Another nice change on the Versa 2 is that Fitbit Pay is on board all Versa 2 watches, whereas it had been limited to the special editions in the past. That means you’ll be able to link a bank card (so long as it’s supported) and pay from your wrist, no matter which Versa 2 edition you go for.
Later this month, Fitbit will also roll out its Premium service in the app, which offers up guided health programs for targeting areas like exercise, sleep and stress. It will also eventually offer personal health coaching, connecting you with a (human and certified) wellness advisor to offer personalized advice – but this won’t launch until 2020. It’s Fitbit’s first major paid-for service, something it’s betting big on for its longevity as a company. Premium is perhaps the biggest signifier of that transition I talked about, as Fitbit bets its future on software services alongside its devices. Premium will cost $9.99 a month (or $79.99 a year) when it rolls out this month.
Fitbit Versa 2: Alexa on the wrist
A few have tried (and failed) to put Alexa in a smartwatch, but the Versa 2 demonstrates the best execution I’ve seen of it so far, even if it’s not perfect. Here’s how it works: You hold down the side button, wait for the Alexa symbol to appear, ask it a question and wait for it to (hopefully) display the answer on the screen.
There’s no speaker on the Versa 2, so all of Alexa’s responses are text-based. And if you’re an Alexa user already, the good news is that Alexa on Fitbit can also control your smart home devices as it would when commanded through an Echo speaker. I’ve asked it to dim lights, adjust speaker volume, and even play specific radio stations on certain speaker groups in my home. You can also use it to set alarms, or get it to display your day’s fitness goals (if you’re too lazy to swipe down to the dashboard).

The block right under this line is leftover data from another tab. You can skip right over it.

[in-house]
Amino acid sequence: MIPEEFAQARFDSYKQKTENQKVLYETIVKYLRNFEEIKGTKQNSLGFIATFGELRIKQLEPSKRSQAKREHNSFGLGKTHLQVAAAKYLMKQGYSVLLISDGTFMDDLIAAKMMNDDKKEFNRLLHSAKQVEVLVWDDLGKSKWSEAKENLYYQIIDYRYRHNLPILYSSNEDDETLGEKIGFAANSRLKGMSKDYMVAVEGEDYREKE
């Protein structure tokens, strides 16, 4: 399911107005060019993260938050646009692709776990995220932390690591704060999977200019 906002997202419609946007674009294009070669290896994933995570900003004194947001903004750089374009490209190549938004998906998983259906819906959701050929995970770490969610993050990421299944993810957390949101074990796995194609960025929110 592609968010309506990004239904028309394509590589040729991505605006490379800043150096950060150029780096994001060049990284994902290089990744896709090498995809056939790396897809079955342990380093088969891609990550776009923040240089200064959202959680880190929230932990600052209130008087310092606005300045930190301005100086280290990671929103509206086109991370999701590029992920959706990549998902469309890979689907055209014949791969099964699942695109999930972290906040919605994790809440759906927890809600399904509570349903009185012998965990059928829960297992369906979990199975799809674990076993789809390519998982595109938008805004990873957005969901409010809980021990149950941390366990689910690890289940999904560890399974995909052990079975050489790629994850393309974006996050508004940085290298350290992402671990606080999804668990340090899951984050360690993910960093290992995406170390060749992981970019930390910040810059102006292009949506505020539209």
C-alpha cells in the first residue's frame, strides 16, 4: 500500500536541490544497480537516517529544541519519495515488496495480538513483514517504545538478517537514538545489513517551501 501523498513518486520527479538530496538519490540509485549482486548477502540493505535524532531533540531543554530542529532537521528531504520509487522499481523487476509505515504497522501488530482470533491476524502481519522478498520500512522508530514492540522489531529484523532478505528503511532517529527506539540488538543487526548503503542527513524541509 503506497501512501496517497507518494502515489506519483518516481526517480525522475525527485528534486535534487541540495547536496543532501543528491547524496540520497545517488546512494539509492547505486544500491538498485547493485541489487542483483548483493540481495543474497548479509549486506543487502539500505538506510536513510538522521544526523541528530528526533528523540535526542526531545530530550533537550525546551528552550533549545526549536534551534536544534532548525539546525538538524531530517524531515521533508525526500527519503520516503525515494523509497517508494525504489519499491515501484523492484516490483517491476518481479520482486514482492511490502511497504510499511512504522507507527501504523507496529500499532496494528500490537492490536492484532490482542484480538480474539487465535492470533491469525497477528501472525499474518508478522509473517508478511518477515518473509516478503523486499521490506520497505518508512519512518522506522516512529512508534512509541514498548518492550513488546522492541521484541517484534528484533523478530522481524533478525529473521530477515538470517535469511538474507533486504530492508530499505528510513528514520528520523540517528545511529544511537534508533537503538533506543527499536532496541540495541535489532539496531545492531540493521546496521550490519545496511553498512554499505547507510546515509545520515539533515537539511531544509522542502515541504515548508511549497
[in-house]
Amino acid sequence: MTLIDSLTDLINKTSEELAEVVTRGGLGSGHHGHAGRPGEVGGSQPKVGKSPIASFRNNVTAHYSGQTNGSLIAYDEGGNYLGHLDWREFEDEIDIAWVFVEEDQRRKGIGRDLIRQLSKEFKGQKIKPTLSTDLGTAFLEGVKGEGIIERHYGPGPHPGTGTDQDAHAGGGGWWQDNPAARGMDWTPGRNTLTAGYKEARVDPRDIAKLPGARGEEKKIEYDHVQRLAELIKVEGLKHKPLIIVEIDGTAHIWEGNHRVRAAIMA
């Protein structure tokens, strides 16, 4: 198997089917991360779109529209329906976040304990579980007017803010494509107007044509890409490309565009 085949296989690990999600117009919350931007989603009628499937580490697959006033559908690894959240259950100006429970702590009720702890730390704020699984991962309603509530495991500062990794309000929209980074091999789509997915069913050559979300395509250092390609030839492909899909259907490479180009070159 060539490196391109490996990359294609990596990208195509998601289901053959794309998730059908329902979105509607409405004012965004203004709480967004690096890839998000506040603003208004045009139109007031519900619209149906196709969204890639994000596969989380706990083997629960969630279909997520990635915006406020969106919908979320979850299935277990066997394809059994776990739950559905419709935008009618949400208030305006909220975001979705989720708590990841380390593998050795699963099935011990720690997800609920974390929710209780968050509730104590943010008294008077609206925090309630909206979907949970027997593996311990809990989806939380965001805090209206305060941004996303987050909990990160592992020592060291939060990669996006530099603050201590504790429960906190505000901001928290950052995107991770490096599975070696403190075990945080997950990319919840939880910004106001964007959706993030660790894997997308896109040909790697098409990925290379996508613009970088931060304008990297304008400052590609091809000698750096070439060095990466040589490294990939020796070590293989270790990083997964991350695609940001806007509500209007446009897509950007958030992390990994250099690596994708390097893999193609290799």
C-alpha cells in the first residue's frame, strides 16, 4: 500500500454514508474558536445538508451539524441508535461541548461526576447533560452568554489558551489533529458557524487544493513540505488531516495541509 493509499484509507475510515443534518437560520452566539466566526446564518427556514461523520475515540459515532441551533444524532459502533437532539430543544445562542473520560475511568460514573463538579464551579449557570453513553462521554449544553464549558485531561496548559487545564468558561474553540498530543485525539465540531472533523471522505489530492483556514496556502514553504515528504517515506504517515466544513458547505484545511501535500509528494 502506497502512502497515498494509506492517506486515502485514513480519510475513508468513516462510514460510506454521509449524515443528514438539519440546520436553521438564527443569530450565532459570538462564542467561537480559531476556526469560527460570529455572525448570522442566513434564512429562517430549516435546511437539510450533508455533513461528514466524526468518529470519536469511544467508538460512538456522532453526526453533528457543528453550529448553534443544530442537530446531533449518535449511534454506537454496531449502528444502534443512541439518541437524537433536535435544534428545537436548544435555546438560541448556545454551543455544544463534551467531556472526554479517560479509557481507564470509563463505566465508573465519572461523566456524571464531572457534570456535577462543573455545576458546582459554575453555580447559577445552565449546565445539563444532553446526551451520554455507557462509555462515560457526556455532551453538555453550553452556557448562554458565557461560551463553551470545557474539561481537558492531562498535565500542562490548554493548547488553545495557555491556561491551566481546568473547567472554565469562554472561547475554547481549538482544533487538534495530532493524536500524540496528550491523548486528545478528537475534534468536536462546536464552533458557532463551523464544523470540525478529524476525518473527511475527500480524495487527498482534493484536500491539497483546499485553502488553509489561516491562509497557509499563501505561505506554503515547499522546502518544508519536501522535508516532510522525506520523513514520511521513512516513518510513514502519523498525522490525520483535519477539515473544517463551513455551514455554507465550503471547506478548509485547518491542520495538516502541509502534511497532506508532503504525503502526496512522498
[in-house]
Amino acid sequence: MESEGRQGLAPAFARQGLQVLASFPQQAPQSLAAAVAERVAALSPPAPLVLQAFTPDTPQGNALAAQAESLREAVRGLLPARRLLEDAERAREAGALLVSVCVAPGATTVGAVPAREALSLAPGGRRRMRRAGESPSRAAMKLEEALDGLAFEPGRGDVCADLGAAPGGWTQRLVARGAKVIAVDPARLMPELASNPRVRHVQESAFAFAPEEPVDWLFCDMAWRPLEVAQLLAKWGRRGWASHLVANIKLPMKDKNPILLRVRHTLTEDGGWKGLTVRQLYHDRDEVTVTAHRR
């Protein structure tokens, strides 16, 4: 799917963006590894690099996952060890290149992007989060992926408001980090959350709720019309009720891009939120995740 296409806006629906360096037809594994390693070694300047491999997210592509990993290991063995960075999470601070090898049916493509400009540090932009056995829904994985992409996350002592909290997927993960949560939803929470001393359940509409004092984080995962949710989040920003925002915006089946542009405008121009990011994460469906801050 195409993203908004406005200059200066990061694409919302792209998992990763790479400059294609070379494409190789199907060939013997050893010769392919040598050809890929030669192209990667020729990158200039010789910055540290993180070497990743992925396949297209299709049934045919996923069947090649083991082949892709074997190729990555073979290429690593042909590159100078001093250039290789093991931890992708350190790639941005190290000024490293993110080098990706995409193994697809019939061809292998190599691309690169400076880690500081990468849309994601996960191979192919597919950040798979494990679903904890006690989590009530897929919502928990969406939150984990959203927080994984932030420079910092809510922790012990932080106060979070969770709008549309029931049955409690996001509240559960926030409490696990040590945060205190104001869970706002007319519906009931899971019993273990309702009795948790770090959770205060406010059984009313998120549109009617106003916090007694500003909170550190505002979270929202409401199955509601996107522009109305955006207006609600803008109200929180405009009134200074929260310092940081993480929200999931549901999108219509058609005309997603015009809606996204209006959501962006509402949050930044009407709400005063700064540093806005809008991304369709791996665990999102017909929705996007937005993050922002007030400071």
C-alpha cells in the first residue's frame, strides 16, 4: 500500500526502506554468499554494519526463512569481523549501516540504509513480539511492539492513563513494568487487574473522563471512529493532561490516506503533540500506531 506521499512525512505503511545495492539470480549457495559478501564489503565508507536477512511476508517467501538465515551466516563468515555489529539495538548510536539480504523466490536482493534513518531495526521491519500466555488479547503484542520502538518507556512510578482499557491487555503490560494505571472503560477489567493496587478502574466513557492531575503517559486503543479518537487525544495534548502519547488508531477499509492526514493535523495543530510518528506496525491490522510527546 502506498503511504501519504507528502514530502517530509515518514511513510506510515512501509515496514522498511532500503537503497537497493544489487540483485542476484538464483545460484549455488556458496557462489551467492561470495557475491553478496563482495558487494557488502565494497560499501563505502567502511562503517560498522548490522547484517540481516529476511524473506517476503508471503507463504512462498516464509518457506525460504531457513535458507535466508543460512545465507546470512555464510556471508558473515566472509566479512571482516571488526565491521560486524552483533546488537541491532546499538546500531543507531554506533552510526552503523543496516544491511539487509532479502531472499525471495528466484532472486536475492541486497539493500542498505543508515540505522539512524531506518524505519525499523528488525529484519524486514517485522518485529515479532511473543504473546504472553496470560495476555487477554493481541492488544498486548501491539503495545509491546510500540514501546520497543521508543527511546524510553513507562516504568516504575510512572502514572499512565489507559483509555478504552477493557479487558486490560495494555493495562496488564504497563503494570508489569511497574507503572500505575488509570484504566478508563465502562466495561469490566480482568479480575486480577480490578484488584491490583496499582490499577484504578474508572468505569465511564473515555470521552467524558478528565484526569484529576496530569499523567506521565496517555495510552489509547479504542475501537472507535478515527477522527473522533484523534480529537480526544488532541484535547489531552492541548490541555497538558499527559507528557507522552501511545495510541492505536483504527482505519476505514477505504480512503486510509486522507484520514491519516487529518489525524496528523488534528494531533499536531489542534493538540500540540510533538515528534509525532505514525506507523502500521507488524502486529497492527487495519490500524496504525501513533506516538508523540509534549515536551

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When it works, it’s great. The problem is that it often doesn’t. Sometimes this is because Alexa hears me and chooses to straight-up blank me, but more commonly it’s because Alexa returns a message informing me the connection with the phone has stopped. This kept happening during testing so I asked Fitbit about it, and it told me it’s a “known issue” due to the mechanism by the phone to manage background applications. It told me it’s working on a fix and that the performance should improve with future updates.
I hope so, because it’s a real let-down, and there’s a risk that users will find it inconsistent, switch it off and not bother with Alexa at all.
Fitbit 2: Battery life
Battery life is where Fitbit has the upper hand on Apple, and it’s the same story on the Versa 2. Fitbit says you can get up to five days of battery life on this thing, and I managed to get exactly that during my first week. But if you do use exercise modes and Alexa more intensively, you won’t make it that far – as I discovered in my second week. Using the always-on display also brought the battery life down to around three days, and I suspect if I had been tracking more exercises in that time, it would have been closer to two.
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Fitbit Versa 2
Alexa is the star of the show here, but it’s the small improvements in the design and software that really make the Versa 2 feel like a leap ahead. There are bugs that need fixing, and some people will simply want something more stylish, but this is without a doubt Fitbit’s best smartwatch yet.
- Rounder, curved design
- Alexa’s handy (when it works)
- Fitbit Pay on all models
- Alexa bug needs fixing
- Still not good for HIIT workouts
- No built-in GPS